CONWAY — Digger “Diggs” the dog has made many friends as a therapy dog-in-training with Assistance Canine Training Services (A.C.T.S.) in Mount Washington Valley, and now the golden retriever will be making many more as a facility therapy dog for the Seacoast Cancer Center at Wentworth Douglass Hospital in Dover.

Diggs has been doing team training this week in the valley with A.C.T.S. and his new partner, Dr. Barbara Civiello, an oncologist and medical director of the Dover cancer facility.

Accredited by Assistance Dogs International and Animal Assisted Intervention International, A.C.T.S. has been a New Hampshire non-profit for 12 years and is based in North Conway. It trains both service and facility dogs.

In the past dozen years, it has placed 31 dog and client pairings, graduating on average four teams a year.

Diggs has been in training over the past year as a facility therapy dog. According to A.C.T.S.’ chief administrator and head trainer Robin Crocker: “Our facility dogs work five days a week. They work very hard, and they affect the lives of many many people.”

Crocker also owns Telling Tails dog training center in Fryeburg, Maine, which donates space to A.C.T.S. to do their training.

Bred by Hydeaway Golden Acres in Center Tuftonboro and donated by Deb Sellers of Freedom, Diggs, 2, has been seen around the valley for the past 14 months, with volunteer trainer Mary Russell of North Conway at places like Our Lady of the Mountains Catholic Church and post-Mass at the Frontside Grind.

Civiello, Crocker and Nan Ippolito, A.C.T.S.’ director of client relations, with Diggs in attendance, spoke with the Sun on Wednesday at Residence Inn Marriott in North Conway, where Civiello was staying during her training week.

All three agreed Diggs is destined to be a perfect fit in his new role.

“Some dogs show us that they have a special ability that needs to be shared with more than one person,” said Crocker. Digger, she said, “seems to have an ability to find the person in the room that needs his comfort.”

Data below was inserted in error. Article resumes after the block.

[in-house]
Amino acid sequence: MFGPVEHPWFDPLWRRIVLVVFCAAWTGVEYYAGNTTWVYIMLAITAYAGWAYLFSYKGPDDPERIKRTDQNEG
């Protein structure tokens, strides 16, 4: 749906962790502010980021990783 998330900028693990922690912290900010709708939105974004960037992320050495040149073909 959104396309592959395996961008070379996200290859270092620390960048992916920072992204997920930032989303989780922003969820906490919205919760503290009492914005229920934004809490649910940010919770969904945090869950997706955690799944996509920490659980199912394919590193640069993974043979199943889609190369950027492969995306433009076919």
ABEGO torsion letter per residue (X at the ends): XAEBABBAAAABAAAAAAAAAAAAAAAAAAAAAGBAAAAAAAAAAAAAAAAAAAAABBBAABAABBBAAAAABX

She recalled doing an event with Digger, “and we let a young girl pet him. The next thing we knew he was sitting in her lap. ... We later learned from grateful parents, that Digger had offered some much needed support during that visit.”

Added Ippolito, “This is an amazing placement. Animal-assisted therapy is a field that is being explored more and more.”

Digger visited the hospital and staff at Seacoast Cancer Center prior to placement, where Civiello said the dog immediately performed his caring magic.

“As far as the staff and I am concerned, it was ‘transformative,’” said Civiello. “I loved seeing the nurses and other staff relax, breathe and smile in Digger’s presence.”

During the rest of her training this week in North Conway, Civiello will learn how to handle Digger, how to continue his training and how to use him effectively with both patients and staff.

The training included a visit to Memorial Hospital. Visits to Settlers Green and to Telling Tails were also scheduled.

Civiello said the night before at the inn, Diggs retrieved her slipper from the closet for her. “My other dog at home (a Labrador-hound mix) would go and get my slipper, too, but he would take it off somewhere to go and chew it — but not Digger!” she laughed.

She said she and her husband, Jim, a guidance counselor at the Seacoast Learning Collaborative, a middle school in Rochester, first met Diggs earlier this year as part of the application and review process. She said they were immediately impressed by the dog’s calm, attentive demeanor.

“We both said after meeting him that we hoped that we could get a dog like Diggs, not then knowing that we would end up with him,” said Civiello.

But lo and behold, they were matched up with Diggs, who will live with the couple, and go to work at the hospital with Civiello.

Crocker said A.C.T.S. follows up with clients throughout the life of their dogs.

“We begin by holding monthly follow-ups for six months, then yearly and then every other year,” said Crocker. “After four years, we do a re-certification.”

All of the local A.C.T.S. service dogs will have a graduation ceremony in May at the Journey Church in Center Conway. Last year’s was packed.

Like any foster parent well knows, saying goodbye to a four-legged goodwill animal ambassador is tough emotionally for any trainer — just ask Russell, who became an inseparable part of Diggs’ life over the past year and a half.

“Diggs is doing great and has bonded with Dr. Barbara. No question, I miss him very, very much,” Russell said. “But as long as he’s happy, I am happy.”

“Diggs is a sweet, sensitive, lovable dog,” she continued. “He is very intuitive and knows when someone needs his affection. We are all very proud of Diggs and the good work he will be doing at the Cancer Center.”

For more information on A.C.T.S., go assistancecanine.org or call (781) 856-0055.

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